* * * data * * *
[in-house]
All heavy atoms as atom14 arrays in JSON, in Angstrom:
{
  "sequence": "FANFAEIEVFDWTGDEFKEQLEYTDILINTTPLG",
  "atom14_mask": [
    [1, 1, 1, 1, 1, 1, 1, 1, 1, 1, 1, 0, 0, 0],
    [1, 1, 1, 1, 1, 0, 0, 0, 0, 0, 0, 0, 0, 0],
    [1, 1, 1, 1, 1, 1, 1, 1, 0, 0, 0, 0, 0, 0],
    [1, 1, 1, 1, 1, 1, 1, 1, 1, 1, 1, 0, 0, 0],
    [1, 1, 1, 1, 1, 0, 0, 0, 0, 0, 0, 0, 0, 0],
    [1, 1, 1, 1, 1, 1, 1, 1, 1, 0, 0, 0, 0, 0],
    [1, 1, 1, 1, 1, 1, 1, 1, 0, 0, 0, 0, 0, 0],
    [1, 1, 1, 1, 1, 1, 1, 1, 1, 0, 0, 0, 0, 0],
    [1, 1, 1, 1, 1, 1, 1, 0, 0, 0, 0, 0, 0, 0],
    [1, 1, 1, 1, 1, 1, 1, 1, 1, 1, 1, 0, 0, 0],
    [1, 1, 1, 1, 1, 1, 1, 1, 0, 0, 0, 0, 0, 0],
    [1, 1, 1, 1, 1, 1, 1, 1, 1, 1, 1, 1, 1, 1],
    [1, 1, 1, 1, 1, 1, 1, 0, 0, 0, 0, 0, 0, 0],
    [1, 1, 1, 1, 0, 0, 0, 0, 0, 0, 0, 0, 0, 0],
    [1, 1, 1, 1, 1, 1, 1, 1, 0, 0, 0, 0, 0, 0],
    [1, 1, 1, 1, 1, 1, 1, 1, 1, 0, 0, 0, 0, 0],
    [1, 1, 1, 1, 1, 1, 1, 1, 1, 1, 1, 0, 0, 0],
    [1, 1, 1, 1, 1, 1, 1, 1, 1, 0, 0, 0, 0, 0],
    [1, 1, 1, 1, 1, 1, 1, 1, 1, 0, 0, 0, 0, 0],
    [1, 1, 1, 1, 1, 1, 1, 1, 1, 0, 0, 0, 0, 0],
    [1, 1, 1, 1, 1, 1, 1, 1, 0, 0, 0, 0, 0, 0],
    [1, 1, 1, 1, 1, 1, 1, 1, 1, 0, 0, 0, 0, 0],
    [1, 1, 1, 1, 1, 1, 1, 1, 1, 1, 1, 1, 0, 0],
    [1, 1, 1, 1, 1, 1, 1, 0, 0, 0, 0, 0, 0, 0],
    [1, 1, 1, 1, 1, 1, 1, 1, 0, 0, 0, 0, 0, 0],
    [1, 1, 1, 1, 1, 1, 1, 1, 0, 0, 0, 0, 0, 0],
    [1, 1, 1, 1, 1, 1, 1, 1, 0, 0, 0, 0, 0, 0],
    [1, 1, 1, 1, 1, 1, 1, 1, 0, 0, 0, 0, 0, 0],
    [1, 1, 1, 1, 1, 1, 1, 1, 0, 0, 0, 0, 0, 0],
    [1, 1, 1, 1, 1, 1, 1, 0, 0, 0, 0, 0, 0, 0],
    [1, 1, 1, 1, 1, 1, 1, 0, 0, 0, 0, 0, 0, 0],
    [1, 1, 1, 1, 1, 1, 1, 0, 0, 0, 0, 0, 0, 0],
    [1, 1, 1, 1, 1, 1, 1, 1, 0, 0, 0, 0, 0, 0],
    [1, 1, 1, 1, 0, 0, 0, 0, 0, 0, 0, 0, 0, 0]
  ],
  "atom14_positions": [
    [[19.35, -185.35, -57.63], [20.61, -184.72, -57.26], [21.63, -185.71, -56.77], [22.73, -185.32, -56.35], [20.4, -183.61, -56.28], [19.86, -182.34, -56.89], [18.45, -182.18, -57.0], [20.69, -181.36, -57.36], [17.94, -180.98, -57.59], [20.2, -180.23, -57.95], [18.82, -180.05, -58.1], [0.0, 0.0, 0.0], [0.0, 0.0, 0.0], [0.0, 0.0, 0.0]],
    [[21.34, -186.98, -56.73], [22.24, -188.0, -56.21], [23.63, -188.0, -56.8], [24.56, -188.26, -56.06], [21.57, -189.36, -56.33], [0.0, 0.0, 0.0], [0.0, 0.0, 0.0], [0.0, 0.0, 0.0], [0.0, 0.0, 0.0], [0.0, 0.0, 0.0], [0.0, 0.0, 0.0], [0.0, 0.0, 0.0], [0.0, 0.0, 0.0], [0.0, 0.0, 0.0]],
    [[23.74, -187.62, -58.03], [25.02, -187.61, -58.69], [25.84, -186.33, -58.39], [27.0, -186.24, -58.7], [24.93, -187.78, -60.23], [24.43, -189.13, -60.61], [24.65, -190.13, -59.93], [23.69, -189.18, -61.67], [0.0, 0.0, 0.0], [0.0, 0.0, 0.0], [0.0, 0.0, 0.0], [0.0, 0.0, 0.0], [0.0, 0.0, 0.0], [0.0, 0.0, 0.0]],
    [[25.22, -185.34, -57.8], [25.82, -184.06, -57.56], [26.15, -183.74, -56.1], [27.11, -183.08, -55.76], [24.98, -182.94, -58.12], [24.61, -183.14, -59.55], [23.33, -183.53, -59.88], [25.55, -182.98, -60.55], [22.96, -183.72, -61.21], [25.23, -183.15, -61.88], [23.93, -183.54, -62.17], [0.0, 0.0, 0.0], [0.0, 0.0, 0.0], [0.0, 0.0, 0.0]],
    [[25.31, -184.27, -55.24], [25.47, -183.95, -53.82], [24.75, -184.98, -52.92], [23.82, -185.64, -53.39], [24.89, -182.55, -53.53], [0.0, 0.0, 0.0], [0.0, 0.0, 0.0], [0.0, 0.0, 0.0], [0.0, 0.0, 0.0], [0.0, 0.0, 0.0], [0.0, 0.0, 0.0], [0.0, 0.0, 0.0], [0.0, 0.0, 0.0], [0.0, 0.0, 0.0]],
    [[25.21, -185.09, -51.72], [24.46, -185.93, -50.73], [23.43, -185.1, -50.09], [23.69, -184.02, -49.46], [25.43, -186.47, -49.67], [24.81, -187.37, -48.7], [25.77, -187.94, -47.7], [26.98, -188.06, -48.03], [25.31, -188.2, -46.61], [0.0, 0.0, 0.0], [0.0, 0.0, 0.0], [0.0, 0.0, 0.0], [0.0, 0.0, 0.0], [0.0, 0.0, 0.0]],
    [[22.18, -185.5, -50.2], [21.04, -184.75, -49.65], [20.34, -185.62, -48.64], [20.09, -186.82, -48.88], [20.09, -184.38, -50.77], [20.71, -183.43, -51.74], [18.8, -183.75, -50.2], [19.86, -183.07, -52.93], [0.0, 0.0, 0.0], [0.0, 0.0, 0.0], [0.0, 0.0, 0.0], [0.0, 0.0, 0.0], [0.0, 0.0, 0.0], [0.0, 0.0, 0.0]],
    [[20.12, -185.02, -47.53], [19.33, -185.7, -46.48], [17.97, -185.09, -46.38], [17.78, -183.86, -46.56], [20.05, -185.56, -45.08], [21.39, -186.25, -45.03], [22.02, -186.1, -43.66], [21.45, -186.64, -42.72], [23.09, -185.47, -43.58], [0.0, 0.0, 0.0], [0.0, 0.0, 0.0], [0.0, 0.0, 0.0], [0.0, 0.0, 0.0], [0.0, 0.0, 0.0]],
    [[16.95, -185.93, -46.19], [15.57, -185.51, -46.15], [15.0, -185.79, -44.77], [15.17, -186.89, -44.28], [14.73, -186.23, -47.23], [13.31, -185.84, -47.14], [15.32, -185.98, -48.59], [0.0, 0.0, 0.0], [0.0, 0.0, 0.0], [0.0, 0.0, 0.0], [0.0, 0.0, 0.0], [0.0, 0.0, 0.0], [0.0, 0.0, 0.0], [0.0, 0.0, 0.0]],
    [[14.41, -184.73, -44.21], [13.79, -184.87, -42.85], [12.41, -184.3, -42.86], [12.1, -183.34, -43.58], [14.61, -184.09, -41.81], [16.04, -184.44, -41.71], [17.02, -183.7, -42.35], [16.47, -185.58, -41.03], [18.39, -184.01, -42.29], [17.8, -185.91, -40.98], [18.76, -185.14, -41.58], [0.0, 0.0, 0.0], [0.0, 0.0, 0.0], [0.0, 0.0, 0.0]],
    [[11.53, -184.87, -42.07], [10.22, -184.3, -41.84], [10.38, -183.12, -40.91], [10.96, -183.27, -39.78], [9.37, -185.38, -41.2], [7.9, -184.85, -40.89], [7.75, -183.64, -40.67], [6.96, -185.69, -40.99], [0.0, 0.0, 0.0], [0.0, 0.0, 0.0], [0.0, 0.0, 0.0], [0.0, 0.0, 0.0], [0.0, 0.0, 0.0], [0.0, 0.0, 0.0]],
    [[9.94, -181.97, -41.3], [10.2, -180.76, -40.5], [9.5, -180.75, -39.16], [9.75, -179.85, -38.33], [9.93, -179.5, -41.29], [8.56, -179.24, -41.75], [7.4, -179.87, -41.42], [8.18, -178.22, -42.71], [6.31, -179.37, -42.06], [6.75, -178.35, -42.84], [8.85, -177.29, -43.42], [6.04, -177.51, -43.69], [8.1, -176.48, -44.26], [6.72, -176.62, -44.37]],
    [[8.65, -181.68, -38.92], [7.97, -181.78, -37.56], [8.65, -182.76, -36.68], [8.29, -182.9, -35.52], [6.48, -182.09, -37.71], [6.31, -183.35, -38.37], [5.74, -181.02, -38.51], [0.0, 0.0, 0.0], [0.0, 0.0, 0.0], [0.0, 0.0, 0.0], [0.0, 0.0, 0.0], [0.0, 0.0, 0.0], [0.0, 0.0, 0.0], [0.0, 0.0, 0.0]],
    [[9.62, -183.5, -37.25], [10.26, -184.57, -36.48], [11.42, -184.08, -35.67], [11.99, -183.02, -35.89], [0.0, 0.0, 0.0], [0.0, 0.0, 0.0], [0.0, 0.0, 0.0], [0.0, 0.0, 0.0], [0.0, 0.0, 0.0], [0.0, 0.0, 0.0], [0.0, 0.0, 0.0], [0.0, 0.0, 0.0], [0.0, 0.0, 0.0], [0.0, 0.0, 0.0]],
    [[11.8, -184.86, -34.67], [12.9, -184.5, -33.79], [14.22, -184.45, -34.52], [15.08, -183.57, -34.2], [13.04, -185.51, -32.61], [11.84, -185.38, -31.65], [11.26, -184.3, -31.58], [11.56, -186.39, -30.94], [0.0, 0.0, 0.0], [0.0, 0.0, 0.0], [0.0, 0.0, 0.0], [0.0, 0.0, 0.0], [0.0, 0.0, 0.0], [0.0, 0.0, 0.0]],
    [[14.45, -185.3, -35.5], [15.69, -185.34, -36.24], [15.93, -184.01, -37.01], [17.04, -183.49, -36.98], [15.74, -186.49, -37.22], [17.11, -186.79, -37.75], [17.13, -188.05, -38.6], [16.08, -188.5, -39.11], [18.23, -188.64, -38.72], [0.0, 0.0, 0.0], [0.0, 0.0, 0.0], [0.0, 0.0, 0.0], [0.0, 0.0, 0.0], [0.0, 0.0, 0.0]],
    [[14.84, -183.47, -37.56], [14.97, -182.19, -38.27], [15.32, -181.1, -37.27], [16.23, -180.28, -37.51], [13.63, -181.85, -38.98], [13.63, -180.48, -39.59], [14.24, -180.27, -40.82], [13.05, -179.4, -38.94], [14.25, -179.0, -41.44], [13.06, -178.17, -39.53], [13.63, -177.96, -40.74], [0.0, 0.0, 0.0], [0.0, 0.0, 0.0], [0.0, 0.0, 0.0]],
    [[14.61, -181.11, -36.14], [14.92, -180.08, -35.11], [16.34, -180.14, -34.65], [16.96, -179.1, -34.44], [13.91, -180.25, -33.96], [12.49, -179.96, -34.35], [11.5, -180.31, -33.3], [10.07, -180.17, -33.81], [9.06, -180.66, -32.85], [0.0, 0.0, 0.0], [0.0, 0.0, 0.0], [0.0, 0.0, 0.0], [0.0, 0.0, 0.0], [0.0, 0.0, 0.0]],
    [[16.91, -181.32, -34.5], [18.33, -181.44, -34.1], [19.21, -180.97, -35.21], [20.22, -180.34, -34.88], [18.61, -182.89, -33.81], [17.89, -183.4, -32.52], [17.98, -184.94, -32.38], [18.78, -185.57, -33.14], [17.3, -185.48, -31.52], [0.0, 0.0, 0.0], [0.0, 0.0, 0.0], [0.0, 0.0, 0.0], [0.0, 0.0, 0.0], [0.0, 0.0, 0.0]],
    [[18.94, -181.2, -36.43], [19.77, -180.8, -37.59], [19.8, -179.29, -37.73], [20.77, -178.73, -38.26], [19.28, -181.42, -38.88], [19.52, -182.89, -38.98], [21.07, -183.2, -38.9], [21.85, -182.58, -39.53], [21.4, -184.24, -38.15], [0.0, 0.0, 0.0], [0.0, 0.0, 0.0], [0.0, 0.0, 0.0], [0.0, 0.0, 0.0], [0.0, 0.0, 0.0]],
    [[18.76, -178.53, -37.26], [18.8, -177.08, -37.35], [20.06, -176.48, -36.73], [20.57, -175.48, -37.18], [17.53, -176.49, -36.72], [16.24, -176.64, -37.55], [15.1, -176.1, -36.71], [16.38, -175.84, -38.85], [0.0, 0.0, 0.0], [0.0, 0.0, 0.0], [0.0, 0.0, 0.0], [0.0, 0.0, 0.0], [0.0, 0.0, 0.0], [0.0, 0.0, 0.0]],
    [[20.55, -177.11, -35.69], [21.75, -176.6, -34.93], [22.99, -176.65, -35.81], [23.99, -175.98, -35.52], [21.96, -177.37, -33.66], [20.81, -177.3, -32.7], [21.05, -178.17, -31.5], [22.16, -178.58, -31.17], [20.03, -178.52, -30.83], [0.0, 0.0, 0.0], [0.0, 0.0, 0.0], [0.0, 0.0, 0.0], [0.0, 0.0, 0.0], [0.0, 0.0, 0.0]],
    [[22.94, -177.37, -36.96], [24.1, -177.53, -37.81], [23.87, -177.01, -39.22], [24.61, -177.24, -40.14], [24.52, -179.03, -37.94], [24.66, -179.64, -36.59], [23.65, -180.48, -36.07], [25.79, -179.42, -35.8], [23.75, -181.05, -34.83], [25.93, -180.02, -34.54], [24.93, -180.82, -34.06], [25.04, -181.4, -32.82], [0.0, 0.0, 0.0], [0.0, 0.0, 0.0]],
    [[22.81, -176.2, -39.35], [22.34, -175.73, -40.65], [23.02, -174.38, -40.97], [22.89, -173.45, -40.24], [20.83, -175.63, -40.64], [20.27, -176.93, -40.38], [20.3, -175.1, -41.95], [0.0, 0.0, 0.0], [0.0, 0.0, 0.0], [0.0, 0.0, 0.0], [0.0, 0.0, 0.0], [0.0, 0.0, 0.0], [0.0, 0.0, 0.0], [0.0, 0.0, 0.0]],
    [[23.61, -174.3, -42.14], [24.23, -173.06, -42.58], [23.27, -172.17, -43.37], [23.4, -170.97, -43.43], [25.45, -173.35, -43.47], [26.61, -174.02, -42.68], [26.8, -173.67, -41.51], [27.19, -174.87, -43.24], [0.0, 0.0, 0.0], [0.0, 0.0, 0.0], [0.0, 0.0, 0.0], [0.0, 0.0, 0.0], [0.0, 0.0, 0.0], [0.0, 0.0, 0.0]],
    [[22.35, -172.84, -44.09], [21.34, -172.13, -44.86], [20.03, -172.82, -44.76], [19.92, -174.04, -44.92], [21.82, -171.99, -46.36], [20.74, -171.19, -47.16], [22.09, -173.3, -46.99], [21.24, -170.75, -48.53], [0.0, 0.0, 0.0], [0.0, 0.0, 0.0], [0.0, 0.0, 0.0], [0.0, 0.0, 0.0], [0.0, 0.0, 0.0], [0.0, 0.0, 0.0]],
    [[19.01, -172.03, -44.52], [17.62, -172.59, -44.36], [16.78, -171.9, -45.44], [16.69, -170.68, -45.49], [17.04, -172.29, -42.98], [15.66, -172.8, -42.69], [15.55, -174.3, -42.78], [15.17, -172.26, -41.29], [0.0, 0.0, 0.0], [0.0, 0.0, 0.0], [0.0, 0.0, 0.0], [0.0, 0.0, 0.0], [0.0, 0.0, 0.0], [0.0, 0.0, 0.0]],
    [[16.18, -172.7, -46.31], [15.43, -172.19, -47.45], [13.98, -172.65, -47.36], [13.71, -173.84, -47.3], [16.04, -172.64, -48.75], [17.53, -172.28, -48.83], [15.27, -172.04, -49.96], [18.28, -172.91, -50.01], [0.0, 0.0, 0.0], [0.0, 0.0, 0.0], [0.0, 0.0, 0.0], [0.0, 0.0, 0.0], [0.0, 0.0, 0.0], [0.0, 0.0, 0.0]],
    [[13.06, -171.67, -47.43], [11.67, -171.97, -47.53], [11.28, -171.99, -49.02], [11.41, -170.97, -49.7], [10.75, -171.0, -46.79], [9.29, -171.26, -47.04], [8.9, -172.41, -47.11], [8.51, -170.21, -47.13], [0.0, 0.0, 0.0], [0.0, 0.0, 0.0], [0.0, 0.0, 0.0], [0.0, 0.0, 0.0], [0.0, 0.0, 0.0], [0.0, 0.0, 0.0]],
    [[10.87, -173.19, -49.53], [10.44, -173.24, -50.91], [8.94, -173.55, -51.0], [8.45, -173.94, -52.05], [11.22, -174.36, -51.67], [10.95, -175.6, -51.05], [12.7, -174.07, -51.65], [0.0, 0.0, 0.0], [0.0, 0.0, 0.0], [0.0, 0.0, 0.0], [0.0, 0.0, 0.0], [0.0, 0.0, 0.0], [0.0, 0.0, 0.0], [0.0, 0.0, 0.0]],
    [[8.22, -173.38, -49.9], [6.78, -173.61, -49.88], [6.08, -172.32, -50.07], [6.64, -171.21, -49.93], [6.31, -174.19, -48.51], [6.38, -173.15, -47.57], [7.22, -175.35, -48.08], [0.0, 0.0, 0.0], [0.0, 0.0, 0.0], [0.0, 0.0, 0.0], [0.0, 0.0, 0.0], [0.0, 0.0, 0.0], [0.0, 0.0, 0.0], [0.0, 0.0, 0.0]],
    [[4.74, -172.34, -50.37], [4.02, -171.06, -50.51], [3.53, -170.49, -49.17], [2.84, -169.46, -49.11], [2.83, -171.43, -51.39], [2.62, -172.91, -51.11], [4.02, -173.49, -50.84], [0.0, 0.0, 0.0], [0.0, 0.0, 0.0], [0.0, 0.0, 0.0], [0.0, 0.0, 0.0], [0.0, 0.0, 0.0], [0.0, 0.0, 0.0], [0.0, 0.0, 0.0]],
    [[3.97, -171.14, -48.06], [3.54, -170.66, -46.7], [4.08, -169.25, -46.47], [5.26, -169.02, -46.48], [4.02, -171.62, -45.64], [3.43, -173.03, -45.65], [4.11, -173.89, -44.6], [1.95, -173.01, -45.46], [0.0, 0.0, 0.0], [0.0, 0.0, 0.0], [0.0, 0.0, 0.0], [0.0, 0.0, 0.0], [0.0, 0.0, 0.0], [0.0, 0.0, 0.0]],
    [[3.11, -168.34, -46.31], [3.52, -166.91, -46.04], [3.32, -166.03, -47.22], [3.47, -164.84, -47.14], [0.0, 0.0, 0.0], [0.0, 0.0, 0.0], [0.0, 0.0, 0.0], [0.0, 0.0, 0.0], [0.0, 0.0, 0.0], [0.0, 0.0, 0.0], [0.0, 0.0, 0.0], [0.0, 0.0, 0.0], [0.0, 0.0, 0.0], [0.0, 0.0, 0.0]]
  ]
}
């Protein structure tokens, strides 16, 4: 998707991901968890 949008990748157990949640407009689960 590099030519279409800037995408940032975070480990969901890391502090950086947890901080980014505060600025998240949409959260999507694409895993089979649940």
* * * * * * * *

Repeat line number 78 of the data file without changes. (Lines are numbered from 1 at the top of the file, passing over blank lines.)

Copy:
């Protein structure tokens, strides 16, 4: 998707991901968890 949008990748157990949640407009689960 590099030519279409800037995408940032975070480990969901890391502090950086947890901080980014505060600025998240949409959260999507694409895993089979649940």